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Five common Fungi affecting trees in Suffolk Gardens

There are over 15,000 species of fungus in the UK with many of these only being identified with a microscope, however we’ve listed 5 common species to keep a look out for in your garden. If you have trees affected, then we can look at ways to care for your trees so please contact us HERE

Armillaria mellea, or Honey fungus is found growing in large clusters on trunks, stumps or deadwood but can also be found in grass, spreading easily. The rhizomorphs or ‘bootlaces’ are found under the clusters of fungi and surrounding bark. It’s quite the murderous fungus as it can live on its host whether dead or alive and can spread underground killing its host. It usually becomes visible in the spring showcasing a yellow-brown to honey coloured toadstool with a unique white ring around the stem. Apparently, it’s a pretty tasty mushroom but is prone to gastric upsets so should only be tried in small amounts.

Ganoderma applanatum, commonly known as Artists bracket, is often seen in Suffolk gardens. It’s usually found on hardwoods such as oaks and beech but can appear on conifers too. A fairly easy one to identify with a lumpy, dull brown cap surface, grey/white pore surface and woody brown flesh. It’s not considered edible because it’s far too tough but is used as stock and teas in Asian cuisine.

Meripilus giganteus (giant polypore) is a very large polypore that is found on stumps and at the base of some living broadleaf trees, but particularly affects beech trees. The caps can be up to half a metre wide but are short lived and can rot away quickly. They are usually tan or light brown in colour. Young specimens are reportedly edible however they have been known to cause stomach upsets so probably best avoided.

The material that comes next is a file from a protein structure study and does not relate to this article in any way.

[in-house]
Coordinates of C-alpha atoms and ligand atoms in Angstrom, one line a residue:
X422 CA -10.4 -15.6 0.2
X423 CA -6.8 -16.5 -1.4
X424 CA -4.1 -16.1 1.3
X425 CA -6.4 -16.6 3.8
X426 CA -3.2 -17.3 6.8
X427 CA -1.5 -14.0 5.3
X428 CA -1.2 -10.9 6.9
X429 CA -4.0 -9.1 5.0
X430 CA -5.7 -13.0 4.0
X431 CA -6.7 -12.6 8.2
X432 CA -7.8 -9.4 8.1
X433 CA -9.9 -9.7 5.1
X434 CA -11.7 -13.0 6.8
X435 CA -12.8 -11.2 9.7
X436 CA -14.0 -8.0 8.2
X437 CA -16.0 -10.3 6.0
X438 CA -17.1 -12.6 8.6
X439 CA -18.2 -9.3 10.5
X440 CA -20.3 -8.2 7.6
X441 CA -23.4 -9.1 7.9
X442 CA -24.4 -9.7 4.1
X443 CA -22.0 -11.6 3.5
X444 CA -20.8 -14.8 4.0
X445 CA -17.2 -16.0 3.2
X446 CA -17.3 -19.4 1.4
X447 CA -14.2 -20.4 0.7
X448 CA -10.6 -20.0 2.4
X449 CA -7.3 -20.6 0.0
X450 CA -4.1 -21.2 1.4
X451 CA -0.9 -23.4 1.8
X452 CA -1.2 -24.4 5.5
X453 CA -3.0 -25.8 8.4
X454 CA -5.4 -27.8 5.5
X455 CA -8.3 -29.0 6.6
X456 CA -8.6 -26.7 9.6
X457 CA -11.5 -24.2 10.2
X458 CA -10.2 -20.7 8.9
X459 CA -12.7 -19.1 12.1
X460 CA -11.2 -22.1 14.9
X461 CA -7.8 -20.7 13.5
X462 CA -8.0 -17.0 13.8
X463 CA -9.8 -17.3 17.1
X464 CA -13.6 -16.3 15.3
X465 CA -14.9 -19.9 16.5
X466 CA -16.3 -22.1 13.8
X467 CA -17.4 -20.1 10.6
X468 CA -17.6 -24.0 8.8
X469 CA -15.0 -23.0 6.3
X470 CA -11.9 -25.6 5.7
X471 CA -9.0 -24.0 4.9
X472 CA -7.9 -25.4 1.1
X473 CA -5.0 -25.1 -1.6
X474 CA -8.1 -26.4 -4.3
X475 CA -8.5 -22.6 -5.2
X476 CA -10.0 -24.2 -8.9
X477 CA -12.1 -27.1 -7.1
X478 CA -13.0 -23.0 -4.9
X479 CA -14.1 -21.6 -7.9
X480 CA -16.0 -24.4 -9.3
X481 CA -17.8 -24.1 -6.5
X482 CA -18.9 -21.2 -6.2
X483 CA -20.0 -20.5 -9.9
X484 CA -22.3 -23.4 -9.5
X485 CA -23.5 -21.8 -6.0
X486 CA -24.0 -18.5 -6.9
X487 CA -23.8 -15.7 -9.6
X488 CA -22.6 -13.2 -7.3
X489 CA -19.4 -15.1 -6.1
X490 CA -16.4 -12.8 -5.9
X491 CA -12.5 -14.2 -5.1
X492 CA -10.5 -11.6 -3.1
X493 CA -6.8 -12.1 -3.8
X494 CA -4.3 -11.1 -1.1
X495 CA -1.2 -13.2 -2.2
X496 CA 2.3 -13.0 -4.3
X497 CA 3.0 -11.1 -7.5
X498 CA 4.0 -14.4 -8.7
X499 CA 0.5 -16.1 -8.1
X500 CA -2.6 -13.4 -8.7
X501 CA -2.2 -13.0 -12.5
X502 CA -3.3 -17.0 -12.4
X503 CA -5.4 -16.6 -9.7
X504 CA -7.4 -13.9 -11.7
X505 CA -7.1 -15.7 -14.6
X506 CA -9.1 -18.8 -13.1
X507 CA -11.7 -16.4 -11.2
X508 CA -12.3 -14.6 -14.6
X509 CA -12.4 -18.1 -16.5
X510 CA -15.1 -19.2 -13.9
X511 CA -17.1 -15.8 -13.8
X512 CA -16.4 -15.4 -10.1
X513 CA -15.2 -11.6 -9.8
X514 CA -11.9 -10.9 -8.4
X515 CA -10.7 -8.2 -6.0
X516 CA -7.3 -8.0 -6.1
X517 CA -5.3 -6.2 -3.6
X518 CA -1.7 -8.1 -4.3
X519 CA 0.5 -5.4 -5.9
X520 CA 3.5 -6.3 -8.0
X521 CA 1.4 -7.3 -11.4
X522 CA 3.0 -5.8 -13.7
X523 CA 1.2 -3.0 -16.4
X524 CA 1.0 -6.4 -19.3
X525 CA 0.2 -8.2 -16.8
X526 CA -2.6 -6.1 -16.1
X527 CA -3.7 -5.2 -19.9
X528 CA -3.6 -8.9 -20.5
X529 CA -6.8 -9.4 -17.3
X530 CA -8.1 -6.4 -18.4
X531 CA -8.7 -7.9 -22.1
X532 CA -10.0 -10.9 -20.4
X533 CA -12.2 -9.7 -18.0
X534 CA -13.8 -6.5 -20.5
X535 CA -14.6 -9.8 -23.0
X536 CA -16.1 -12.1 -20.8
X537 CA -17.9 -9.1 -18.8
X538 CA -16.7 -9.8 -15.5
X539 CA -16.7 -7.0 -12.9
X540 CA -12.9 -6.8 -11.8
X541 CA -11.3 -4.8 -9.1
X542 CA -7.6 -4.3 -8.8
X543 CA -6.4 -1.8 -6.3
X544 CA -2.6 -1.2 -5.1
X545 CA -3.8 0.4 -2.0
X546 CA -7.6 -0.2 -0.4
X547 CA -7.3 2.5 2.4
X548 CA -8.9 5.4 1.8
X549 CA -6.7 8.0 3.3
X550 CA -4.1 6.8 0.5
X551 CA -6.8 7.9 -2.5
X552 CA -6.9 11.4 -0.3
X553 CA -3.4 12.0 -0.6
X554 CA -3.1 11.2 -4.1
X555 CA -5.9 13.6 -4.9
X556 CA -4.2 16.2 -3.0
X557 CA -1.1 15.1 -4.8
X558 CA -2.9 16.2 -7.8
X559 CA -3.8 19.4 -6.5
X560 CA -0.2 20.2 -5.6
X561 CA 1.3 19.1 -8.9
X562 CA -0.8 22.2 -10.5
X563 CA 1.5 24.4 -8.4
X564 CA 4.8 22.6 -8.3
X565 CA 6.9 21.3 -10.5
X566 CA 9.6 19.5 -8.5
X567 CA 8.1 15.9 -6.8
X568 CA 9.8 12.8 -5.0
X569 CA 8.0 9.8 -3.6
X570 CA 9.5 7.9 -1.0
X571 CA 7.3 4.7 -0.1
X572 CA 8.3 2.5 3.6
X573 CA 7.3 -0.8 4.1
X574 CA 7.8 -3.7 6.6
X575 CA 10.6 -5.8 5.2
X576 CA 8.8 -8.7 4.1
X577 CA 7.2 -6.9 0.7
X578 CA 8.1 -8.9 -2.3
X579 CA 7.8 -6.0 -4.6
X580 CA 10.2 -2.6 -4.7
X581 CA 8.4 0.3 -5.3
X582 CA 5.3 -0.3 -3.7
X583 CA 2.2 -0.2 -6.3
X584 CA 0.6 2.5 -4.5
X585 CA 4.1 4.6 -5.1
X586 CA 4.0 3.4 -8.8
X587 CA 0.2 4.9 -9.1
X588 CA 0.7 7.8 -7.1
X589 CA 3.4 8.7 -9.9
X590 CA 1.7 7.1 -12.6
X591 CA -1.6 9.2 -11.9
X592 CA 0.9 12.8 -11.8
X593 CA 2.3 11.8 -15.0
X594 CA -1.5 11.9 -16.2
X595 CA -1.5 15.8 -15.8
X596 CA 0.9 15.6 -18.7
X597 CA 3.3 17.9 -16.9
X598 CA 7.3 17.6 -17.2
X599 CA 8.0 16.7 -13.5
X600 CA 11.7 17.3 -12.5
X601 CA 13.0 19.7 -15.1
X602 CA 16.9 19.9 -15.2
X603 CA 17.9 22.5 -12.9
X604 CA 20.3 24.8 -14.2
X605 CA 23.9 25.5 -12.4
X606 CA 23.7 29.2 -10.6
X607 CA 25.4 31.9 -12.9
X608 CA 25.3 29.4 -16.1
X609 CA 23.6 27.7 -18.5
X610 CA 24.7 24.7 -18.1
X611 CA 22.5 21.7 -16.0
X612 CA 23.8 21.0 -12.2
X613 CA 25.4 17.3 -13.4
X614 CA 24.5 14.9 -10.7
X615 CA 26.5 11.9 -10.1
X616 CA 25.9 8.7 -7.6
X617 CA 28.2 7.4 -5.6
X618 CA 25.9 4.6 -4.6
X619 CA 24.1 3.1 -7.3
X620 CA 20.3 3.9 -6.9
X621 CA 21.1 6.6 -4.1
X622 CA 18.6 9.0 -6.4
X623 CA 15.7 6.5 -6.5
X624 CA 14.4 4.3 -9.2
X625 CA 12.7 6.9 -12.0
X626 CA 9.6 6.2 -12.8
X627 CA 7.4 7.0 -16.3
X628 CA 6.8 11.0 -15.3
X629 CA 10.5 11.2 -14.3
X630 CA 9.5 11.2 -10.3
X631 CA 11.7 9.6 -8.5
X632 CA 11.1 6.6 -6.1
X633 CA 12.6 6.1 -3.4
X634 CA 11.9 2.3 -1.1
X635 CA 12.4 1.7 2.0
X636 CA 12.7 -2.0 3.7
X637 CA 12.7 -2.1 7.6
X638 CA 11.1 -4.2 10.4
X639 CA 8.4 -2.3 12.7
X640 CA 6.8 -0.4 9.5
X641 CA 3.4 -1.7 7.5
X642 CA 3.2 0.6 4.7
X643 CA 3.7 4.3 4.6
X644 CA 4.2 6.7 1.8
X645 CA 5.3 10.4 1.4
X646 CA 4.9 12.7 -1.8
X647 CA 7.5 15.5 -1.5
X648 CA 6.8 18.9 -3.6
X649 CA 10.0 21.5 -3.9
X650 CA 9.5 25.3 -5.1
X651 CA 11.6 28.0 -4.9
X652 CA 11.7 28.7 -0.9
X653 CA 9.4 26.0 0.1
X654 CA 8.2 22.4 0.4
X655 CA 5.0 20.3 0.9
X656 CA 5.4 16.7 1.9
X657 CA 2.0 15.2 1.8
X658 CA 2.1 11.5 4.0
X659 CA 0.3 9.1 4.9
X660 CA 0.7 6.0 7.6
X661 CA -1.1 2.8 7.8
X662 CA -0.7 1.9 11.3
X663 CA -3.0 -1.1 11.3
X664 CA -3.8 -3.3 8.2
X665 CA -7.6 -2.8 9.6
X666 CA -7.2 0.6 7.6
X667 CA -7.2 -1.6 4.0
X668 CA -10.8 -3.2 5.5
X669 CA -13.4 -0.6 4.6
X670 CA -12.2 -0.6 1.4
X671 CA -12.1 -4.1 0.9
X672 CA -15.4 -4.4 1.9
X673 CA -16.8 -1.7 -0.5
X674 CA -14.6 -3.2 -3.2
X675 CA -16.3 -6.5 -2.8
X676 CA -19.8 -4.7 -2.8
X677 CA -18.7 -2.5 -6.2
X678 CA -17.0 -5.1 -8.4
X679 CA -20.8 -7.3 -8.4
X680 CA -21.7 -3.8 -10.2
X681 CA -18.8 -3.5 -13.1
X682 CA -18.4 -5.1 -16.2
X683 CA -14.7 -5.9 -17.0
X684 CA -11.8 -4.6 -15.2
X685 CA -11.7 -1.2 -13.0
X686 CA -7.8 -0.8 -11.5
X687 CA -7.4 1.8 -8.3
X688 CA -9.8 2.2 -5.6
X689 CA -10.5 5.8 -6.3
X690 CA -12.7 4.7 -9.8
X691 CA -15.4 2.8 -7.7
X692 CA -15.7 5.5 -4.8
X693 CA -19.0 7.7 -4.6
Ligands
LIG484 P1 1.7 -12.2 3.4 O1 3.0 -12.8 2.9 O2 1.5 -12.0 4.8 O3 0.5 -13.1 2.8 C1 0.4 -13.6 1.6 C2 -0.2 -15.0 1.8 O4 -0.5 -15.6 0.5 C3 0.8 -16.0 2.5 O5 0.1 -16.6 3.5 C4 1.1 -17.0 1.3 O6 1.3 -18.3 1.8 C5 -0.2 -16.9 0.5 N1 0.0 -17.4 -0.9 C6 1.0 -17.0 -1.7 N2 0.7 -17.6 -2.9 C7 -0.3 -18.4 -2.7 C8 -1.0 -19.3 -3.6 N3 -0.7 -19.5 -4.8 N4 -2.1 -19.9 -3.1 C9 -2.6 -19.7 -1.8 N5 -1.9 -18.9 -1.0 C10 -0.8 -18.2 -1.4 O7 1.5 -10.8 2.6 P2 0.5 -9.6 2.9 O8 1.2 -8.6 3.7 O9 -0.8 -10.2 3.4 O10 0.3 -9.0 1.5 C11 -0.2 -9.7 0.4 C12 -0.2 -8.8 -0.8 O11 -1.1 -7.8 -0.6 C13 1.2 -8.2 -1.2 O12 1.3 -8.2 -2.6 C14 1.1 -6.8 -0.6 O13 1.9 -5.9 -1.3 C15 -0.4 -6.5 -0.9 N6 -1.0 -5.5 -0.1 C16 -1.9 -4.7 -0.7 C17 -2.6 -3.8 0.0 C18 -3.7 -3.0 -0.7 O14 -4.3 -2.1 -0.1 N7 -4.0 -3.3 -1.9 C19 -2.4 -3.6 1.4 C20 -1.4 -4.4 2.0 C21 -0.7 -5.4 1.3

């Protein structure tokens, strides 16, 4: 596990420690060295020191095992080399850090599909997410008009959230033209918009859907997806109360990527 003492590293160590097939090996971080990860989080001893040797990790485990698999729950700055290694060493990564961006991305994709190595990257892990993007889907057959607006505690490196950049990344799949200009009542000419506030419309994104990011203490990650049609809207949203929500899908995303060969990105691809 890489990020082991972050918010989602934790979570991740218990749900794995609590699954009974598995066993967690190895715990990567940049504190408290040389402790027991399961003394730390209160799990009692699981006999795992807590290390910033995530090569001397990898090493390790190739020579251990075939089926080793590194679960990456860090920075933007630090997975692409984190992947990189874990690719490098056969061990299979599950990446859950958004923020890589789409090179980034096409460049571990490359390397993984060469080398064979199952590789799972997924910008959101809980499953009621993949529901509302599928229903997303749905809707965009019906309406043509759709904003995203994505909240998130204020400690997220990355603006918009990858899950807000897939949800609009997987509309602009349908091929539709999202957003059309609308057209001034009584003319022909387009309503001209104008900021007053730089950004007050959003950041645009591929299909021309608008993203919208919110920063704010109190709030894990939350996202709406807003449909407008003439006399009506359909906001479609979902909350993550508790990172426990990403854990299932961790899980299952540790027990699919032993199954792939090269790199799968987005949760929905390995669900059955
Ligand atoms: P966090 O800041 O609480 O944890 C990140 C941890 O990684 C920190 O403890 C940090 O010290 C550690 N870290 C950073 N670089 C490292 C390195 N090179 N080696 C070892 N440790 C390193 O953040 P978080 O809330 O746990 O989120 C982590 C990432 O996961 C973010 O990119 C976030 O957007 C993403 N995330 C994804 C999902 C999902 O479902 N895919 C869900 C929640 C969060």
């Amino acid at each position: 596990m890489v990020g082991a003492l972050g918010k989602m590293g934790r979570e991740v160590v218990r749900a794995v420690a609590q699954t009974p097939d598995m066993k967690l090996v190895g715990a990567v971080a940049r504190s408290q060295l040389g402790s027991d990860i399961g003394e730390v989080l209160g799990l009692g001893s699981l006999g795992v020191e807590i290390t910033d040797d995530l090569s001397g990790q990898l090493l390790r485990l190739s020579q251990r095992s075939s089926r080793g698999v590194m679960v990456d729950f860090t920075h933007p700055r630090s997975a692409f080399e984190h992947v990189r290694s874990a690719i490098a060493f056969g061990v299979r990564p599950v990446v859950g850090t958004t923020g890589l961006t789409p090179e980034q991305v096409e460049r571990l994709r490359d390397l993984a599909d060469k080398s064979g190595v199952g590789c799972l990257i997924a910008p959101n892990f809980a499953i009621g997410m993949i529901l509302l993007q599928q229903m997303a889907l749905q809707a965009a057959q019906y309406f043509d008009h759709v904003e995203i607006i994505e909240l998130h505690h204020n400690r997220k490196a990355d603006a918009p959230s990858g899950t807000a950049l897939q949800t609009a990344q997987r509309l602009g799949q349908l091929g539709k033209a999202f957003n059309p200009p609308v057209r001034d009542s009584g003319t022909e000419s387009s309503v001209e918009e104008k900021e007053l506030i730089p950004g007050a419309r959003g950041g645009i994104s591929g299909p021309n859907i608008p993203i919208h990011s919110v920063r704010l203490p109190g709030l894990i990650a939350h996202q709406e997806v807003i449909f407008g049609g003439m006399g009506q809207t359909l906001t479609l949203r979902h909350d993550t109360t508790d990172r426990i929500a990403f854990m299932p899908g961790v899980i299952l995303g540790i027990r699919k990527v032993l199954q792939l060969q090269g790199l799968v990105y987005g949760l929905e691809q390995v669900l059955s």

Hymenoscyphus fraxineus, known as Ash dieback is an incredibly destructive disease of ash trees, especially native species in the UK. The summer months are best to identify it and it will usually start with the blackening and wilting of leaves and shoots. The infection can then progress to the twigs, branches and eventually the trunk causing dark lesions or cankers, to form in the bark. This fungus is becoming a fairly significant disease for ash trees throughout the UK.

Inonotus hispidus, or Shaggy bracket is another fungi attacking ash tree predominantly but also in dead or dying broadleaf trees. Fruiting bodies appear in summer and will usually have fallen off by late autumn and they are usually found around the trunk and major scaffold. Ash trees with pruning wounds are notably susceptible. It is a tough, inedible fungus.


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